The manner in which the atoms of diamonds bond together ensures that there are no free electrons for the conduction of electricity, thus making carbon an insulator.

  • Highly resistant to chemical corrosion 

Diamond is chemically inert to most acids and bases, thus greatly reducing the risk of corrosion.

  • High thermal conductivity 

Diamond has the highest thermal conductivity of any known material at room temperature. This is quite surprising because most materials have a direct relationship between electrical and thermal conductivity, and diamonds are known to be excellent insulators or poor electrical conductors. To put the thermal conductivity of diamonds into perspective, diamonds have a thermal conductivity five times greater than silver, the metal with the highest thermal conductivity. Ludicrous, right?

  • High refractive index 

This is a measure of the reflectivity of a substance. The reflectivity of a material determines its brilliance or luster. Diamonds, with a refractive index of 2.42, complete the list of the top 3 most reflective substances on earth.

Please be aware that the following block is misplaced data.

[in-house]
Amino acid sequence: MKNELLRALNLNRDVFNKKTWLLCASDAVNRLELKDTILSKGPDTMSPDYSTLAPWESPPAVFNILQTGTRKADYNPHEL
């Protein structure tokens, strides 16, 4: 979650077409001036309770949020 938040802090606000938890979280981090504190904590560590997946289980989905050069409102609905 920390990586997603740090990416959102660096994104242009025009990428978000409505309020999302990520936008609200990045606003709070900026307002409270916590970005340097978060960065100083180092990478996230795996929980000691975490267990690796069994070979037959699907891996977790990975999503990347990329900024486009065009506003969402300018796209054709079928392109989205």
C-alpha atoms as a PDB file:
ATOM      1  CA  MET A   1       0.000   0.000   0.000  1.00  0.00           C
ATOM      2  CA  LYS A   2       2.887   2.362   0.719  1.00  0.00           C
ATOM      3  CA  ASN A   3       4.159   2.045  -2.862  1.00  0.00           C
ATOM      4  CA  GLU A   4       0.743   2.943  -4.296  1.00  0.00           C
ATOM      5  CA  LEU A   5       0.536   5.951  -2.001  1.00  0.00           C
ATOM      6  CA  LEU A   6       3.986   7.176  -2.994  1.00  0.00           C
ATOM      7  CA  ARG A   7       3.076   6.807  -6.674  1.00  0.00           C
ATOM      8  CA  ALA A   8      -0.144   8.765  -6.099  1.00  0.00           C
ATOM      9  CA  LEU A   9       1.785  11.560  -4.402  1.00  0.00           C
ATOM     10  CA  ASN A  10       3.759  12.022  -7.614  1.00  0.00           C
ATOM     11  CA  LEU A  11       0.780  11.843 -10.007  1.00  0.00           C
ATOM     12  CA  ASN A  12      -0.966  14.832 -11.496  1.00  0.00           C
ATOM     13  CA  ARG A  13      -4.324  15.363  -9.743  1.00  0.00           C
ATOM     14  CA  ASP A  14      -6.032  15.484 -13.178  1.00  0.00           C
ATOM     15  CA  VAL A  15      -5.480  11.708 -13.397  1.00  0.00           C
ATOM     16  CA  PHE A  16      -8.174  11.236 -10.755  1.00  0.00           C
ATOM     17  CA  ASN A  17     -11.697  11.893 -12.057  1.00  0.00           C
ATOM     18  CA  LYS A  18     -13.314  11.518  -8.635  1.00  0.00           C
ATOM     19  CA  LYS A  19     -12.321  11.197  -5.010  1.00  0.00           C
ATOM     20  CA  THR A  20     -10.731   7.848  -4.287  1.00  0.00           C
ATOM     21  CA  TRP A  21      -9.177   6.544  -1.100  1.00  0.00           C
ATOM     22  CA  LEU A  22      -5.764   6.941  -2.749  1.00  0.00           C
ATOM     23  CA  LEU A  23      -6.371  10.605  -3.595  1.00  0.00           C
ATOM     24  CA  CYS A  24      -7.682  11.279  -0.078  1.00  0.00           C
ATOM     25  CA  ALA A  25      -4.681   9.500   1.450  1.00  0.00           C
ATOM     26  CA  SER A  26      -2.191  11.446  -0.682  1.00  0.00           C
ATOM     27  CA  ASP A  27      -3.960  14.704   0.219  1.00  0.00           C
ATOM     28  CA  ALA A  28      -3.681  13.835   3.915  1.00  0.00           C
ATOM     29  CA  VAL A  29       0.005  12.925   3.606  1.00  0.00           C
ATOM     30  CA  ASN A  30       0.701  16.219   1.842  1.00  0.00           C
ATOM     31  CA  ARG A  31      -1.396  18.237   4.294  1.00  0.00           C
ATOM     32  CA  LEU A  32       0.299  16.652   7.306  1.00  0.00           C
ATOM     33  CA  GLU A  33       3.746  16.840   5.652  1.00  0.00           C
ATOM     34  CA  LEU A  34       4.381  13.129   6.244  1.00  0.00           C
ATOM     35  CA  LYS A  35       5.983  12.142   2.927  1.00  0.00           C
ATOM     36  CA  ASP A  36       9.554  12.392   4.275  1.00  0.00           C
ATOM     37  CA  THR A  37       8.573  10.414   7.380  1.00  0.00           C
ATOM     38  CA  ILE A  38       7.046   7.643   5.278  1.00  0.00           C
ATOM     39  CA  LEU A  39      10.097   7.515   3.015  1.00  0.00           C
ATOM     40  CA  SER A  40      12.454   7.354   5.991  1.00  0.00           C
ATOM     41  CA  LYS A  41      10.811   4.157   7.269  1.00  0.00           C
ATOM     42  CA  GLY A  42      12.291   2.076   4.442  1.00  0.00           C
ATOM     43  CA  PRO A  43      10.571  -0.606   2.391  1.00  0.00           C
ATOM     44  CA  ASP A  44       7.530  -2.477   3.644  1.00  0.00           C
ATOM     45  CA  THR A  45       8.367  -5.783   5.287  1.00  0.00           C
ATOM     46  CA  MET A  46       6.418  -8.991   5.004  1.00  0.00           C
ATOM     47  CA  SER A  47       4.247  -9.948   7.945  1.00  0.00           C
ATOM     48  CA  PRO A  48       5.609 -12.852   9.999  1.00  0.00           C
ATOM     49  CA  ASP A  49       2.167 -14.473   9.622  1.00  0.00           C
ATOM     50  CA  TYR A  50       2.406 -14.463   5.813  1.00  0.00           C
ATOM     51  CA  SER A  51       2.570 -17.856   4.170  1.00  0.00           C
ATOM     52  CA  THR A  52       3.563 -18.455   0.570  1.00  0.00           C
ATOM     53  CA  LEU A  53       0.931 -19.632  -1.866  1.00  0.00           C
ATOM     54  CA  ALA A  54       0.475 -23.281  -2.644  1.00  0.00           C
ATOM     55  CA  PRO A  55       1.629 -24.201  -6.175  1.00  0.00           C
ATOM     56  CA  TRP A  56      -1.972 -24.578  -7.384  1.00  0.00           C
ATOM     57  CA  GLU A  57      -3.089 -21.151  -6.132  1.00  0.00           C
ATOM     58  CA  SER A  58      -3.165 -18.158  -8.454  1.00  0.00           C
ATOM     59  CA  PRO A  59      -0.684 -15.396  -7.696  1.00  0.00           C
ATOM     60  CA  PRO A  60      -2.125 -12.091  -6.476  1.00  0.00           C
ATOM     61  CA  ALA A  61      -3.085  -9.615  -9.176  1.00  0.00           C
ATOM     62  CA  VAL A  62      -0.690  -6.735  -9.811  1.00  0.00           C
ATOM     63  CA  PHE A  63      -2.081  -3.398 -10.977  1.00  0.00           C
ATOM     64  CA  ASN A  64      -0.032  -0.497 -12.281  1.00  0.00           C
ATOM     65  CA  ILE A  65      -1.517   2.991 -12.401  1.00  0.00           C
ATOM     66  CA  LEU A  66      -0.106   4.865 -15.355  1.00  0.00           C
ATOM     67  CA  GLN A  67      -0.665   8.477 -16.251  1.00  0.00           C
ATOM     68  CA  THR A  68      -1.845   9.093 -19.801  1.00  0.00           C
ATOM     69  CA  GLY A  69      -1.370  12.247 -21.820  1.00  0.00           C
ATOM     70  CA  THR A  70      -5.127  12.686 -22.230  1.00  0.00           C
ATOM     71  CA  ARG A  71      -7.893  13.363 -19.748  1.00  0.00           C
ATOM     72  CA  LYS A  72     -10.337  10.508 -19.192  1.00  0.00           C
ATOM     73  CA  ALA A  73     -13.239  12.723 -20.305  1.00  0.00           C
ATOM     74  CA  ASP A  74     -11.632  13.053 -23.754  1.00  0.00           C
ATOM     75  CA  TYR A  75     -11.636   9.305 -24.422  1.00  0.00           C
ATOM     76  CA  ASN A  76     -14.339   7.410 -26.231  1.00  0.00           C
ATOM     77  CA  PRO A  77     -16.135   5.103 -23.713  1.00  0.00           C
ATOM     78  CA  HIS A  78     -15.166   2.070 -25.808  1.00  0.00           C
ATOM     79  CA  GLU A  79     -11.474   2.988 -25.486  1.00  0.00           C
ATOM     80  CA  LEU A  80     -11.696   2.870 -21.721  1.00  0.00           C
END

After learning what a diamond is and examining some of its distinctive qualities, let’s examine diamonds from additional perspectives, including their composition and sources.


Another unique aspect of diamonds is that they are the only gemstones made of a single element. All other gems are made of two or more elements. However, diamonds are composed of 99.5% carbon. The other 0.05% represents one or more trace elements, which do not usually have any chemical significance in the gemstone. However, in the case of colored diamonds, the presence of elements other than carbon and trace elements is responsible for coloration. For example, nitrogen is present in yellow diamonds, while boron is present in blue diamonds. 

Where Are Diamonds From?

There are two types of diamond sources: natural diamonds and artificial or lab-made diamonds.

Natural diamonds 

Natural diamonds are diamonds that exist naturally. That is, they do not owe their existence to the direct or indirect actions of man. Natural diamonds are formed when carbon atoms crystallize over a very long period (about 1 to 3 billion years) at depths of about 100 miles beneath the earth’s mantle and under extreme heat and pressure conditions.